Monday, September 28, 2009

Why Are Evangelicals Misunderstood?

The conversation with Elisheva has been interesting to me, and I have carried much of it around in my head over the last week. We are getting far afield from “Why Are Jews Liberal?” But perhaps not. The question “Why Are Evangelicals Misunderstood?” by most of the world, including Jews, may be a larger part of that question than I originally thought. The accusations in comments sections of blogs may not be a good sampling. Yet those tend in the same direction so often that they likely indicate some percentage of the misunderstanding.

American Judaism is in greater danger from intermarriage and assimilation than it is from pogrom. As a consequence, Jews are more at risk from Catholics, Lutherans, and other mainstreamers than they are from evangelicals or even fundamentalists. They are in greater danger still from the gentle secularizers of society. That would seem pointlessly obvious, almost taunting – except the fear expressed about current Christians is nearly always pointed at evangelicals, not Episcopalians and such. This is so similar to the hostility toward evangelicals expressed by the secular folks, and even mainstream Christians, that I suspect there is much more overlap than credited. Jews, especially liberal Jews, focus their resentment on evangelicals for much the same reasons that secular people and mainstream Christians (especially liberals) do. This is not Tribal: Jewish, but Tribal: Arts & Humanities Culture.

Odd that the conversation with Elisheva triggered this line of thought, as she seems more an exception to this. Still she may find that some part of this resonates with her, and this may at minimum give her fresh eyes to look at those inside her tribe(s?) and out.

Strengths and weaknesses are often intertwined, and the great strength and weakness of evangelicalism is that it looks back in history only about 200 years, skips 18 centuries, and focuses again on the 1st C of the common era. Regarding the European historical events which Jews and secularists raise in accusation against Christians, the evangelicals agree with them entirely. They also consider that a completely separate issue from their own Christianity. The Crusades? The Inquisition? Exactly. That’s where the church went wrong and we’re trying to get away from. That wasn’t us. Roman Catholics come in for especial criticism, but pretty much all the liturgical European churches come under suspicion. It is a bit ironic that it is I mentioning it, as I consider this distancing of evangelicals from Christian tradition a problem. They are far more beholden to these European versions than they realise or acknowledge, and where they differ I believe they are often wrong. So I, who seem to have no ancestors (Swedes and Englishmen) who persecuted Jews, am the one who feels the connection to both the good and evil of the Church through the ages, and enjoins evangelicals to embrace that connection.

Yet they have a point, not often granted them. They are quite intentional and emphatic in pursuing a 1st C Christianity, reinvented into America. For them to regard what transpired between approximately 300 – 1600 CE as having nothing to do with them is not ridiculous. It is hard to see what they could have done to make their disassociation more plain. To evangelicals, the Holocaust was enacted by typical lapsed Europeans who had reverted to semi-paganism. Americans were the rescuers. Crusades, same thing – and they are largely unaware that Jews were killed in it anyway.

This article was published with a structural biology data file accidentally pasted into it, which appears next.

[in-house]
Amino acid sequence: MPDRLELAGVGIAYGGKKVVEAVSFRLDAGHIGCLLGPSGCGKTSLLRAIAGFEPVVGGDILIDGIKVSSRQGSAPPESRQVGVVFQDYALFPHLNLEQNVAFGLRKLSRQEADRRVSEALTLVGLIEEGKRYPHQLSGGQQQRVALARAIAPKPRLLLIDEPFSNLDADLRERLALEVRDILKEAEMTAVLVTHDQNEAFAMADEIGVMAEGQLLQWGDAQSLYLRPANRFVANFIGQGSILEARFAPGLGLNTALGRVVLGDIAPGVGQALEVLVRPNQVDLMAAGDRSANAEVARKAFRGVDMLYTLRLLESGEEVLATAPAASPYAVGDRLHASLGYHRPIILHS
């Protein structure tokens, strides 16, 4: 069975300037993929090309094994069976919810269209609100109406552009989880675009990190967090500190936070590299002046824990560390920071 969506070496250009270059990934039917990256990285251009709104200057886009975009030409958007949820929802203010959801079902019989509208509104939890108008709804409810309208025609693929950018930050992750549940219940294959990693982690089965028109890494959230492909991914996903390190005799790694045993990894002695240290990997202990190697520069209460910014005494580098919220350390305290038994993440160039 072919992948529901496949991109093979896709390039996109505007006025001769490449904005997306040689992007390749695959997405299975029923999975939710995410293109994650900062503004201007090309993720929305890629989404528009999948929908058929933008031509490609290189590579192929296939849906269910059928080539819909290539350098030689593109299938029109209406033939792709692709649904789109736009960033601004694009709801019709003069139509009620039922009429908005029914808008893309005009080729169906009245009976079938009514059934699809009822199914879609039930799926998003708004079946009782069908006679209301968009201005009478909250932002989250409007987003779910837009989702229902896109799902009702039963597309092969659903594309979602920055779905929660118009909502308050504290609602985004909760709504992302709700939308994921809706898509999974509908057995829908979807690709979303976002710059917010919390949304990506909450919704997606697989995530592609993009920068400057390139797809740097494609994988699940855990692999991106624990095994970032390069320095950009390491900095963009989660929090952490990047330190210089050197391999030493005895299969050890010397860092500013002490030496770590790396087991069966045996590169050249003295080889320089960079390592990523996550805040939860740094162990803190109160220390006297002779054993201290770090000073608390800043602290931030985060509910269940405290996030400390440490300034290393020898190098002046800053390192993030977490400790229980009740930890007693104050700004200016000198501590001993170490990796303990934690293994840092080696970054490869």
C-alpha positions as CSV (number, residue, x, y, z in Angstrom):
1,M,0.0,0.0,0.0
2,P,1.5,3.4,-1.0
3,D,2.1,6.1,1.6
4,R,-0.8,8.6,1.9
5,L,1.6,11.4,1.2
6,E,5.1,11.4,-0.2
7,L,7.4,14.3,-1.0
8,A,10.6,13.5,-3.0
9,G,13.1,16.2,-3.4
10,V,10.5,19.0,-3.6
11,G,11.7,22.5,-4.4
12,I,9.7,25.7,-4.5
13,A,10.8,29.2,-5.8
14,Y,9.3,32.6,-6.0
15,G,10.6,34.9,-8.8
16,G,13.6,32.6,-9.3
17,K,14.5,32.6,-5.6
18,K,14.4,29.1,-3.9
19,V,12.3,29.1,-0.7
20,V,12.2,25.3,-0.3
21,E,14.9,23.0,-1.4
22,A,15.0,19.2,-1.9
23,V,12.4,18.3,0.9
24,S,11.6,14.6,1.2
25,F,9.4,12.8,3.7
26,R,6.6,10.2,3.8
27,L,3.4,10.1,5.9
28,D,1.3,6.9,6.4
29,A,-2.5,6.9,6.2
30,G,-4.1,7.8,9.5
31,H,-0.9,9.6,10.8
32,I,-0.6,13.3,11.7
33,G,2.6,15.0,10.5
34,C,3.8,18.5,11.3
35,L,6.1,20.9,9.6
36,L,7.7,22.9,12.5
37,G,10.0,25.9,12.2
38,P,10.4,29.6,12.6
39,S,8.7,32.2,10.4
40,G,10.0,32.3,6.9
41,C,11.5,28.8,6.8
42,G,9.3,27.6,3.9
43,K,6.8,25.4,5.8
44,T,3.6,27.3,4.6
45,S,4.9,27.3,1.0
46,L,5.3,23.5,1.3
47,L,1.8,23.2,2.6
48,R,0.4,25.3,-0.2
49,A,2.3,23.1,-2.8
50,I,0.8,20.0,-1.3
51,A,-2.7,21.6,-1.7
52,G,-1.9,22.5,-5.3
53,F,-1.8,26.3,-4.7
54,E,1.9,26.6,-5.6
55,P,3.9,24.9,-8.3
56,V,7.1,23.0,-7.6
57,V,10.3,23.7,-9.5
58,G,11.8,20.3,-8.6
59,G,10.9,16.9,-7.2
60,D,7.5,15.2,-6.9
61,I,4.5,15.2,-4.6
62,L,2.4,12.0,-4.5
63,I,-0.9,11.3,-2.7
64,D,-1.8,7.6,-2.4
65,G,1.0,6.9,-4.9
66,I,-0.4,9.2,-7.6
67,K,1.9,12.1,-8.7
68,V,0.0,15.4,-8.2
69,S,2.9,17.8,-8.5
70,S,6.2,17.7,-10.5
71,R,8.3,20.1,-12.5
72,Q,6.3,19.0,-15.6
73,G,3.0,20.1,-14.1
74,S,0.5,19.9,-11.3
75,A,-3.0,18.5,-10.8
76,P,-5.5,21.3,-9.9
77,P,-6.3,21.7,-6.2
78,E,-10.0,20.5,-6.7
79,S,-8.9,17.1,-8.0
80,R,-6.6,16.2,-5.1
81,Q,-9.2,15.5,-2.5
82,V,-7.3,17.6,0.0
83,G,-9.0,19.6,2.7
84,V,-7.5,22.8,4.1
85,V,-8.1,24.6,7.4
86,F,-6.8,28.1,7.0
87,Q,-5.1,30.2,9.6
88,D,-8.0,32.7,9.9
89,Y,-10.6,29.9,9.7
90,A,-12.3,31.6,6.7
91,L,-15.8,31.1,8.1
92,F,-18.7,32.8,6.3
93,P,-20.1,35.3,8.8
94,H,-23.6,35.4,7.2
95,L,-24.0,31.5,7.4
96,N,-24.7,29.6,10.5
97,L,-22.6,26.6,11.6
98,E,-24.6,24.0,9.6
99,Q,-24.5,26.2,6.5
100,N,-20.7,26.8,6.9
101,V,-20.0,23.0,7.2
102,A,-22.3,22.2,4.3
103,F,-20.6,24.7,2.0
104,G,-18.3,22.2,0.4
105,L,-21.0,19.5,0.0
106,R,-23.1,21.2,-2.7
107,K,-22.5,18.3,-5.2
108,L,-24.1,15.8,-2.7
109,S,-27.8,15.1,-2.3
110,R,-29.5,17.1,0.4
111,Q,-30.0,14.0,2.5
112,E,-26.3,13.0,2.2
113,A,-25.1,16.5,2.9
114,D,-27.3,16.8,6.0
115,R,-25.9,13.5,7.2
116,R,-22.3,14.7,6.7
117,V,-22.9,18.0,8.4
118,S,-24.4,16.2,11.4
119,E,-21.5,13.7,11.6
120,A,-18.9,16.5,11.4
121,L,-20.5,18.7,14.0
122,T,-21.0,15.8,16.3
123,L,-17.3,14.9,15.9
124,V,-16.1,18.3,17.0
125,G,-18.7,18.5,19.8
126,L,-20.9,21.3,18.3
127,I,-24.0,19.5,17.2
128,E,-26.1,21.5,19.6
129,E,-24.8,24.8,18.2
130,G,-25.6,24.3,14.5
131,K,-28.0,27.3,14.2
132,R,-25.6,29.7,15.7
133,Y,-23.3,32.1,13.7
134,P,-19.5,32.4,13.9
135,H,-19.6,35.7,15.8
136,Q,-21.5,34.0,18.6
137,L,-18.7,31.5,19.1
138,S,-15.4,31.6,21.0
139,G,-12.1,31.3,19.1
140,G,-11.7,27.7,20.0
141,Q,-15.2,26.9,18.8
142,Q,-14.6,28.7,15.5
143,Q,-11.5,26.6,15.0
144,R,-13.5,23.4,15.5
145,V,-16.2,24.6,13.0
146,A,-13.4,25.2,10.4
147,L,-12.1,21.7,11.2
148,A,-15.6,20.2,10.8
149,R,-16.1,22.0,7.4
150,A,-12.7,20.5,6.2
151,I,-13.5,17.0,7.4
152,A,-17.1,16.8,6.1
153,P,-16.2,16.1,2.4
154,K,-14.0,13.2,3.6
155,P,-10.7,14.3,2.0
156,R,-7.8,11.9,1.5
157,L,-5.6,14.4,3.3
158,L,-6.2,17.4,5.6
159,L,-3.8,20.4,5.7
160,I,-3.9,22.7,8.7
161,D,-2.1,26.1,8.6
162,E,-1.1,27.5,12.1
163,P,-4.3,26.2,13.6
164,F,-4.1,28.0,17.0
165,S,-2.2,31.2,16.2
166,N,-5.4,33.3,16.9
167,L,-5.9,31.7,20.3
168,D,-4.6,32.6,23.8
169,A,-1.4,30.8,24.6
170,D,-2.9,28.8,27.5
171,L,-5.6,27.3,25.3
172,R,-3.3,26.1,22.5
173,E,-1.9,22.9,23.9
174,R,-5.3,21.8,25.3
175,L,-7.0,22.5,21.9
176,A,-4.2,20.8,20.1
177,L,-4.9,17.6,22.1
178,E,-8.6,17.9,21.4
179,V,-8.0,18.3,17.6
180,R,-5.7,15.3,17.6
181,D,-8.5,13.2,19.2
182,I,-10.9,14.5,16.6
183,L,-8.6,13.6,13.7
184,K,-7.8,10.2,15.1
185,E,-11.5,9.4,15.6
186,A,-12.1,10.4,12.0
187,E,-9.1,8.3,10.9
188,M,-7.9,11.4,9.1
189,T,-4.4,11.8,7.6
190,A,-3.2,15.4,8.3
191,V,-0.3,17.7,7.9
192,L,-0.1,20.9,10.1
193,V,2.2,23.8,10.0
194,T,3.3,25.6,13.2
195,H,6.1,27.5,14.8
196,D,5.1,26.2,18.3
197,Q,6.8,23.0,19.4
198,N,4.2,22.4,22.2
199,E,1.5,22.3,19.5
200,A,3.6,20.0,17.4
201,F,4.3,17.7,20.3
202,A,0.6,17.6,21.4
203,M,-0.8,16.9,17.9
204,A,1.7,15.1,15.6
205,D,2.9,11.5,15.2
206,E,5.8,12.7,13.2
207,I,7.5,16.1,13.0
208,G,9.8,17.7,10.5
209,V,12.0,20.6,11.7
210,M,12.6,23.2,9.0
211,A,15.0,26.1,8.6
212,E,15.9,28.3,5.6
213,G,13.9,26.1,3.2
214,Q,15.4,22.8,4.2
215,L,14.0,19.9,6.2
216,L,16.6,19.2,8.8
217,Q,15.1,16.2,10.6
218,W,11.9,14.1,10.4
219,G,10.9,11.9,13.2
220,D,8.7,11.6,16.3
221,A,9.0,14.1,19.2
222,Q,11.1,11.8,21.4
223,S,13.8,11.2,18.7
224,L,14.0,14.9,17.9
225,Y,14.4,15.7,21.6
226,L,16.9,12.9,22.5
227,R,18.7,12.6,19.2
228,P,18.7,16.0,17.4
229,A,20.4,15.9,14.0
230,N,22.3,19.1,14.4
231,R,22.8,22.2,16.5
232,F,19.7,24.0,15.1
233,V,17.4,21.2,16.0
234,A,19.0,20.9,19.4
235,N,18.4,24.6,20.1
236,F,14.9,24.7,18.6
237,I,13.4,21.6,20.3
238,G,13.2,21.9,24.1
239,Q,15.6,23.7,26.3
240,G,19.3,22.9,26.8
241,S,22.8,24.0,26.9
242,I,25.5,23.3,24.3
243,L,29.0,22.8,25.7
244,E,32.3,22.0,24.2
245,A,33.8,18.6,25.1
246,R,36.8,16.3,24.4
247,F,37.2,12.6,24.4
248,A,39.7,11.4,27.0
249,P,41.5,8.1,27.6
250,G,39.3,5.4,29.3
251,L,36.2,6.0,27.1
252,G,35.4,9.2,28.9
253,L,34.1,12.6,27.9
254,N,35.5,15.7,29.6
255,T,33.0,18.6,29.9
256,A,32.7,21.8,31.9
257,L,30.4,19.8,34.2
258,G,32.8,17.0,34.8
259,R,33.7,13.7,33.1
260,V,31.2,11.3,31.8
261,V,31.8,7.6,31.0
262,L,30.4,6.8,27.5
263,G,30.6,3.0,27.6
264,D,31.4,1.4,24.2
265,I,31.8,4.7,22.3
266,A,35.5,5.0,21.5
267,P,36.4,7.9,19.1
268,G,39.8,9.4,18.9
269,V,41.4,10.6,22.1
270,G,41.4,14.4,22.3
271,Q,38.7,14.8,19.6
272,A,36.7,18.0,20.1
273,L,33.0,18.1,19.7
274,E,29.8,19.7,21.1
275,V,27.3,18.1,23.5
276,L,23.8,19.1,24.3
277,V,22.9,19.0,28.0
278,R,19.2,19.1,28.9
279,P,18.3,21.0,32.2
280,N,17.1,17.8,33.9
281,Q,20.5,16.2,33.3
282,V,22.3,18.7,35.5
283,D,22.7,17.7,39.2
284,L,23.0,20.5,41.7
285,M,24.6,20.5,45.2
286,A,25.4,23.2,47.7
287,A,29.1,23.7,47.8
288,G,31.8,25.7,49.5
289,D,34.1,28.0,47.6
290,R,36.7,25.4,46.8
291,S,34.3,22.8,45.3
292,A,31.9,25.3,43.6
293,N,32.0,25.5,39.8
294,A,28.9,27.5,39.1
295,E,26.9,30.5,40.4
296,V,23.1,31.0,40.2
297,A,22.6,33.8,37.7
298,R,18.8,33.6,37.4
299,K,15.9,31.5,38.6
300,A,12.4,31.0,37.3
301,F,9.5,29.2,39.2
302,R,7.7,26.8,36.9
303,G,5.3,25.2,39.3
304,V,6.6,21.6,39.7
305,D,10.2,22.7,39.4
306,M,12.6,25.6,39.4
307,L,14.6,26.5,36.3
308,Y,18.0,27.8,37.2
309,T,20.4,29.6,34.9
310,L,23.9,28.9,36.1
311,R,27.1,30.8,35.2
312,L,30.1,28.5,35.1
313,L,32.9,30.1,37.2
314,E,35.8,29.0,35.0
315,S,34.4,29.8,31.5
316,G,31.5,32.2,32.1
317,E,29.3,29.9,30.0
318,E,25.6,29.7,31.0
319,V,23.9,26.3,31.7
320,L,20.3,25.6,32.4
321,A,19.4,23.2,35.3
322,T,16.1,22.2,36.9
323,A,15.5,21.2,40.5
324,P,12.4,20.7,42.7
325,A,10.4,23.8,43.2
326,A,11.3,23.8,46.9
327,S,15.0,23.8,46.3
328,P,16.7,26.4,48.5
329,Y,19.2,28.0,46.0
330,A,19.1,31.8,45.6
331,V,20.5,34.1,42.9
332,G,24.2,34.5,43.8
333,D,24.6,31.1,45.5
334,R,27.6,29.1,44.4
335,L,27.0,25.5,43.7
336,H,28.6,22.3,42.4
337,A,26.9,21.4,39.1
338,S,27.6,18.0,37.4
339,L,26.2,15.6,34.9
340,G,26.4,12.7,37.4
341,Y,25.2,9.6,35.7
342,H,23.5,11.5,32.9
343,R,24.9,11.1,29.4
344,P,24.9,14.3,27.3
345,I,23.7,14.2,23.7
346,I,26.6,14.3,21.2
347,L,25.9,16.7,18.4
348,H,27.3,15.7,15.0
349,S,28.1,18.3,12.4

It is the same perhaps, as Americans whose families immigrated after 1870 wondering why they are getting blamed for slavery and being told they owe reparations.

For those who always hold the history of the church in Europe in mind, I can readily see why the term “Christian Nation” would strike fear into the heart, and my suggesting that it is a rather mild problem must seem an evasion. Yet I say it nonetheless. When evangelicals speak of a Christian nation, there are some for whom that bitter anti-Semitism is a reality. But for most, it is more like how Americans look at Canada. Oh yeah, we forgot about you guys. Well of course you aren’t true Americans. How could you be? And we do think you go wobbly at the wrong times. But really, we weren’t trying to exclude you with all our comments that “America is the only country that this…”, or “Nowhere but America are the people…” You guys are pretty much okay, actually. Would it help if we said “North Americans” instead? (Cf “Judeo-Christian,” a phrase Jews tend to find patronizing or inaccurate, but does sum up what evangelicals mean once they’ve had a chance at a second draft. Is it right? No, but it is a far different evil than is popularly imagined.)

The anger of evangelicals often comes not from hostility but from the question Why are you siding with them (the secular) instead of us (the religious)? I can answer much of that myself and will in an upcoming post. But I wanted this out there before I went further.

1 comment:

karrde said...

Interesting, indeed.

I haven't followed the comments-debate too closely on this one.

As to the historical blinders of evangelicals, I believe your comments are apropos.

The pattern of belief I was raised in answers to the description evangelical.

My parents tried to teach me a broader view of Church history; I don't know how well it took. I do know that most of my fellow-churchgoers have a view of Church history with an empty middle. But I don't know if any other believer would think the same of me.

Other than that, I have little to add.